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Nigerian medical team bids farewell

May 8, 2014 By Hassan Gbassay Koroma

A team of Nigerian African Union medical team which was deployed in Sierra Leone to provide support in the fight against the Ebola outbreak in West Africa yesterday bade farewell to the government and people of Sierra Leone after completing their tour of duty.

The team, which comprised 111 health professionals, was deployed at Ebola treatment centres across the country, cared for no fewer than 166 Ebola patients, including 106 survivors.

Speaking during a farewell event at the Ministry of Health and Sanitation in Freetown Thursday, Nigerian High Commissioner to Sierra Leone, Her Excellency Mrs. Gladys Modupe Quist-Adebiyi, said the Nigerian medical ambassadors have completed their task of helping Sierra Leone fight the Ebola virus and would depart the country on 14 May.

She said the team arrived in Sierra Leone on 5 December 2014 – at the peak of the outbreak – and went into action immediately as they were deployed in the provinces.

The top female diplomat said she was elated by the fact that the team was well received by officials from the ministries of Foreign Affairs and International Cooperation and Health and Sanitation at the Lungi International Airport last year.

Mrs. Quist-Adebiyi said the team introduced psycho-socio therapy in the fight against the deadly virus by disinfecting quarantined homes and libeling graves of victims.

In his statement, team leader Dr. Musa Abdullahi said working as volunteers in the country to eradicate the Ebola virus disease gave them immense experience to, in future, battle the virus not only in Nigeria but in Africa as whole.

He revealed that they conducted over 1,000 Ebola virus tests in their mobile lab, as well as disinfected more than a thousand quarantined homes.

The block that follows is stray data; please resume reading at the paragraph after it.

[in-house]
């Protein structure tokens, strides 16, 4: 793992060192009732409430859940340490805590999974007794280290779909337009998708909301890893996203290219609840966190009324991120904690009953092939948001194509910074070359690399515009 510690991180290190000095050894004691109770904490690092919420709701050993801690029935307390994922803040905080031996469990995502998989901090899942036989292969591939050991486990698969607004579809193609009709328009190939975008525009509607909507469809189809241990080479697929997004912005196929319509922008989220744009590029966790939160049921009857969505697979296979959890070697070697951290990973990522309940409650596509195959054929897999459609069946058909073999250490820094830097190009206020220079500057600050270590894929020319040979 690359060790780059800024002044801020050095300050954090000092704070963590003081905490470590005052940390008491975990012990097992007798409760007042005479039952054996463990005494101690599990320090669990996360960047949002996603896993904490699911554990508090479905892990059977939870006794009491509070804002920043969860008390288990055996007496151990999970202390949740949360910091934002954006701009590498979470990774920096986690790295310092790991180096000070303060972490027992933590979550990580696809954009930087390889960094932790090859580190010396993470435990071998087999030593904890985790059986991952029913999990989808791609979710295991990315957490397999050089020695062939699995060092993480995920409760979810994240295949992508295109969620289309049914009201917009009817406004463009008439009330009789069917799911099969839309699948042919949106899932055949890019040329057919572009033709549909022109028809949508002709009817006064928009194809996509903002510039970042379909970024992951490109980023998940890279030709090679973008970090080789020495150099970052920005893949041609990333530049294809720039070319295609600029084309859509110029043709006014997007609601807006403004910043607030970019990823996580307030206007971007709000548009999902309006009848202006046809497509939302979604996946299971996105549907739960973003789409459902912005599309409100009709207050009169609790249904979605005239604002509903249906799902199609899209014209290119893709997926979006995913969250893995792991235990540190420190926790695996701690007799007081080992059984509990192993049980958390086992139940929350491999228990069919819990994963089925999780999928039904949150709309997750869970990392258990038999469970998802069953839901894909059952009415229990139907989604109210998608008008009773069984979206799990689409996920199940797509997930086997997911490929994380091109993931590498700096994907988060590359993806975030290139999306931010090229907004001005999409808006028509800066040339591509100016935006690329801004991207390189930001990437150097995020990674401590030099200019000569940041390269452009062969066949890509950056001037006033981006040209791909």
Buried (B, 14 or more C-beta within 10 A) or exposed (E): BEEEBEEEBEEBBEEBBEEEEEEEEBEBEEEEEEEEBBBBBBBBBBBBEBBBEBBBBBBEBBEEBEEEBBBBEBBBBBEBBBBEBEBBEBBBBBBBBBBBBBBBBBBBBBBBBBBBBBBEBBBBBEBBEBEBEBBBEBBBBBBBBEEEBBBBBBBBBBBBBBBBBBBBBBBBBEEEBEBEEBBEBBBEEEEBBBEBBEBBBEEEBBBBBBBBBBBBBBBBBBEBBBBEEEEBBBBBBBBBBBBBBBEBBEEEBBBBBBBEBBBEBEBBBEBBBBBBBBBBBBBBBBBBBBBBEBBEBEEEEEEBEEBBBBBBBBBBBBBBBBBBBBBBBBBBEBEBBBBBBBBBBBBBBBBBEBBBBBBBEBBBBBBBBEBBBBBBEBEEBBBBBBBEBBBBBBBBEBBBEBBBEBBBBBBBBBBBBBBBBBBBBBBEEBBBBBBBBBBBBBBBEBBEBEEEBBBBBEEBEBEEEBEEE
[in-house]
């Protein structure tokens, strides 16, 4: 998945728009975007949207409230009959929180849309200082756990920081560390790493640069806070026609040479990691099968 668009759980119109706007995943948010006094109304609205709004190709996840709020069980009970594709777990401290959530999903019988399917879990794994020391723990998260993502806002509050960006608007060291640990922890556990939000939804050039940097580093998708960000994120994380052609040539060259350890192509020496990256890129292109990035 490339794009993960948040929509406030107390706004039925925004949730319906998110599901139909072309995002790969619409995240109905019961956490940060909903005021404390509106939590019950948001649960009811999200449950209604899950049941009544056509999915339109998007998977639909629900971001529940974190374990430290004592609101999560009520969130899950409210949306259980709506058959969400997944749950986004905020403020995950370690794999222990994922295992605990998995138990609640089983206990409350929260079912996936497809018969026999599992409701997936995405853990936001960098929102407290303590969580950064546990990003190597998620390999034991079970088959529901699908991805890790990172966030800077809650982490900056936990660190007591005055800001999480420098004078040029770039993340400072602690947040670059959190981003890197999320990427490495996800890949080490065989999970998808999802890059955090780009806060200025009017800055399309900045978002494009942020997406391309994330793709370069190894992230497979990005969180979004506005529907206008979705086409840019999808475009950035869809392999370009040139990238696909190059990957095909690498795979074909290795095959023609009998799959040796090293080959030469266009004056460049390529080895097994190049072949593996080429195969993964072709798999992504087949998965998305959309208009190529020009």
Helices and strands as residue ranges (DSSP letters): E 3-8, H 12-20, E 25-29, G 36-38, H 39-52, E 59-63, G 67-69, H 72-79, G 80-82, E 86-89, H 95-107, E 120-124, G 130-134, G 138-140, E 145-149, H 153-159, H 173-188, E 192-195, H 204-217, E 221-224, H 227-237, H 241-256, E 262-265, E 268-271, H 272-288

“We did not regret our stay, we were well accommodated in your country and we have made a lot of friends too,” said Dr. Abdullahi. “We are going but some of us will want to come back in as much as we pray for the Ebola to stay zero so that when we are coming the next time it would not be in the interest of Ebola fight again but we would want to come and work or do business in your land.”

On behalf of the government of Sierra Leone, Minister of Health and Sanitation Dr. Abubakarr Fofanah expressed his gratitude to the team and the Nigerian government, through the High Commissioner, for the great job of saving the lives of Sierra Leoneans.

He said the country had come a long way in the fight against the virus as it all stated in Guinea and Liberia before crossing over into Sierra Leone in May 2014, adding that the virus had killed in excess of 3,000 people in the country, including medical personnel.

“Nigeria has always been supportive to us in different areas; when the virus entered the country they were the first [African] people to answer to our cry by sending medical troops into the country. The same they did during our 11 years civil war when they sent the largest troops into the country. This has really demonstrated that they are indeed big brother to us,” he said.

Meanwhile, Deputy Minister of Foreign Affairs and International Cooperation, Mrs. Ebun Strasser-King, was effusive in thanking and commending the Nigerian medical team, as she underscored the risk they undertook to come and fight an invisible and lethal enemy like the Ebola virus.